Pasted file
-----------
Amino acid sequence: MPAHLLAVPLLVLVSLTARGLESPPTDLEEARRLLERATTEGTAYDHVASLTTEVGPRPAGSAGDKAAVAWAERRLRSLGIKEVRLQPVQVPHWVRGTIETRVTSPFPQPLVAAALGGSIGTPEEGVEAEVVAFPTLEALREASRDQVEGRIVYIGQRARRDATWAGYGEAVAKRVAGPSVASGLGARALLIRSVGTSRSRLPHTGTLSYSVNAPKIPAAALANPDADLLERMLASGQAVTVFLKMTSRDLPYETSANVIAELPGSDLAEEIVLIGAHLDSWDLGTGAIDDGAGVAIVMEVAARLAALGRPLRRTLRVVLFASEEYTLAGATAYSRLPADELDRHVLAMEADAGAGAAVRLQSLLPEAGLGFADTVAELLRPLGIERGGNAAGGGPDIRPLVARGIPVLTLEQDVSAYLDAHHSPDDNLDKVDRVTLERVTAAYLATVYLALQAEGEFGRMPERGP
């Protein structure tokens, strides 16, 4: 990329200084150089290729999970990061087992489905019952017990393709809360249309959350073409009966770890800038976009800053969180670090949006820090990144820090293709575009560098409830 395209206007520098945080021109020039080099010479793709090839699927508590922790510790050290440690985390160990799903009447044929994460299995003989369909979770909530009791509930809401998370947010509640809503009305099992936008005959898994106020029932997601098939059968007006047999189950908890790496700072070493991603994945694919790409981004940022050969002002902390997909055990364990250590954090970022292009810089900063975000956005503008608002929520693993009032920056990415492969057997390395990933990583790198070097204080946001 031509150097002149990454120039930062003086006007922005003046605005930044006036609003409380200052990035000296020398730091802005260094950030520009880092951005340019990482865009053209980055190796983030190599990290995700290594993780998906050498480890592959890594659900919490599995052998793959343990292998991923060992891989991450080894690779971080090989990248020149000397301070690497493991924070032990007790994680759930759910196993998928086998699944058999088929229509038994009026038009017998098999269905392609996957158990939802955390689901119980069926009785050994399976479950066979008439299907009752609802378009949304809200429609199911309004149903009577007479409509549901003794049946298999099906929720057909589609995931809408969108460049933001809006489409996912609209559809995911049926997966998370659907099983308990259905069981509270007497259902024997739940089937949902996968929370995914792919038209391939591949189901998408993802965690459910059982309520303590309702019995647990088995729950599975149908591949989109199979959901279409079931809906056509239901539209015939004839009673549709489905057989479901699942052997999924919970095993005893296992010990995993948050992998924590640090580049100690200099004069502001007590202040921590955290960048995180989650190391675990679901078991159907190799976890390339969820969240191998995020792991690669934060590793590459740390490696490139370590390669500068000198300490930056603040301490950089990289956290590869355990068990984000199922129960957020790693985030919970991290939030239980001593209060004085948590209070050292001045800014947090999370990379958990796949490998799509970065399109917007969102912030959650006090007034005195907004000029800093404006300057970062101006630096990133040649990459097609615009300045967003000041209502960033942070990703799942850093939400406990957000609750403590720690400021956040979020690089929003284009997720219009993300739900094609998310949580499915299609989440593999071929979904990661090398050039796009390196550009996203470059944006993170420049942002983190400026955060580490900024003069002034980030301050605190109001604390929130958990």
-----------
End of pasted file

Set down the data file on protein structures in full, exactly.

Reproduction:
Amino acid sequence: MPAHLLAVPLLVLVSLTARGLESPPTDLEEARRLLERATTEGTAYDHVASLTTEVGPRPAGSAGDKAAVAWAERRLRSLGIKEVRLQPVQVPHWVRGTIETRVTSPFPQPLVAAALGGSIGTPEEGVEAEVVAFPTLEALREASRDQVEGRIVYIGQRARRDATWAGYGEAVAKRVAGPSVASGLGARALLIRSVGTSRSRLPHTGTLSYSVNAPKIPAAALANPDADLLERMLASGQAVTVFLKMTSRDLPYETSANVIAELPGSDLAEEIVLIGAHLDSWDLGTGAIDDGAGVAIVMEVAARLAALGRPLRRTLRVVLFASEEYTLAGATAYSRLPADELDRHVLAMEADAGAGAAVRLQSLLPEAGLGFADTVAELLRPLGIERGGNAAGGGPDIRPLVARGIPVLTLEQDVSAYLDAHHSPDDNLDKVDRVTLERVTAAYLATVYLALQAEGEFGRMPERGP
């Protein structure tokens, strides 16, 4: 990329200084150089290729999970990061087992489905019952017990393709809360249309959350073409009966770890800038976009800053969180670090949006820090990144820090293709575009560098409830 395209206007520098945080021109020039080099010479793709090839699927508590922790510790050290440690985390160990799903009447044929994460299995003989369909979770909530009791509930809401998370947010509640809503009305099992936008005959898994106020029932997601098939059968007006047999189950908890790496700072070493991603994945694919790409981004940022050969002002902390997909055990364990250590954090970022292009810089900063975000956005503008608002929520693993009032920056990415492969057997390395990933990583790198070097204080946001 031509150097002149990454120039930062003086006007922005003046605005930044006036609003409380200052990035000296020398730091802005260094950030520009880092951005340019990482865009053209980055190796983030190599990290995700290594993780998906050498480890592959890594659900919490599995052998793959343990292998991923060992891989991450080894690779971080090989990248020149000397301070690497493991924070032990007790994680759930759910196993998928086998699944058999088929229509038994009026038009017998098999269905392609996957158990939802955390689901119980069926009785050994399976479950066979008439299907009752609802378009949304809200429609199911309004149903009577007479409509549901003794049946298999099906929720057909589609995931809408969108460049933001809006489409996912609209559809995911049926997966998370659907099983308990259905069981509270007497259902024997739940089937949902996968929370995914792919038209391939591949189901998408993802965690459910059982309520303590309702019995647990088995729950599975149908591949989109199979959901279409079931809906056509239901539209015939004839009673549709489905057989479901699942052997999924919970095993005893296992010990995993948050992998924590640090580049100690200099004069502001007590202040921590955290960048995180989650190391675990679901078991159907190799976890390339969820969240191998995020792991690669934060590793590459740390490696490139370590390669500068000198300490930056603040301490950089990289956290590869355990068990984000199922129960957020790693985030919970991290939030239980001593209060004085948590209070050292001045800014947090999370990379958990796949490998799509970065399109917007969102912030959650006090007034005195907004000029800093404006300057970062101006630096990133040649990459097609615009300045967003000041209502960033942070990703799942850093939400406990957000609750403590720690400021956040979020690089929003284009997720219009993300739900094609998310949580499915299609989440593999071929979904990661090398050039796009390196550009996203470059944006993170420049942002983190400026955060580490900024003069002034980030301050605190109001604390929130958990």